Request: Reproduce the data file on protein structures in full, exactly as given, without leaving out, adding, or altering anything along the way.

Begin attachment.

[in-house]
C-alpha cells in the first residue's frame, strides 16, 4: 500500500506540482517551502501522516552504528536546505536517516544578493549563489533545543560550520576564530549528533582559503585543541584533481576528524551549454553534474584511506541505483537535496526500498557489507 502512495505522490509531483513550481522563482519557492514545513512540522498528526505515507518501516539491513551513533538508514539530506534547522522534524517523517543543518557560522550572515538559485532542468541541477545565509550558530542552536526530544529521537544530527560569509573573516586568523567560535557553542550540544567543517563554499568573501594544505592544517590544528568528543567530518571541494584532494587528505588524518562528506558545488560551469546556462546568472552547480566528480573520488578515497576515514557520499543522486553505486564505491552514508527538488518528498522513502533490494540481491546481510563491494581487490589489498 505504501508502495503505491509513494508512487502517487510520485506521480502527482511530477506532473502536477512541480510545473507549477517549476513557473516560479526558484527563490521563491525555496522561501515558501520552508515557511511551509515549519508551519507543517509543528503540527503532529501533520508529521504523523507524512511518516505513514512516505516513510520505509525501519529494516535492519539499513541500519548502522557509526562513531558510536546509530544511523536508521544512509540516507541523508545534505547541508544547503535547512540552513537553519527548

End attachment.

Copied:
[in-house]
C-alpha cells in the first residue's frame, strides 16, 4: 500500500506540482517551502501522516552504528536546505536517516544578493549563489533545543560550520576564530549528533582559503585543541584533481576528524551549454553534474584511506541505483537535496526500498557489507 502512495505522490509531483513550481522563482519557492514545513512540522498528526505515507518501516539491513551513533538508514539530506534547522522534524517523517543543518557560522550572515538559485532542468541541477545565509550558530542552536526530544529521537544530527560569509573573516586568523567560535557553542550540544567543517563554499568573501594544505592544517590544528568528543567530518571541494584532494587528505588524518562528506558545488560551469546556462546568472552547480566528480573520488578515497576515514557520499543522486553505486564505491552514508527538488518528498522513502533490494540481491546481510563491494581487490589489498 505504501508502495503505491509513494508512487502517487510520485506521480502527482511530477506532473502536477512541480510545473507549477517549476513557473516560479526558484527563490521563491525555496522561501515558501520552508515557511511551509515549519508551519507543517509543528503540527503532529501533520508529521504523523507524512511518516505513514512516505516513510520505509525501519529494516535492519539499513541500519548502522557509526562513531558510536546509530544511523536508521544512509540516507541523508545534505547541508544547503535547512540552513537553519527548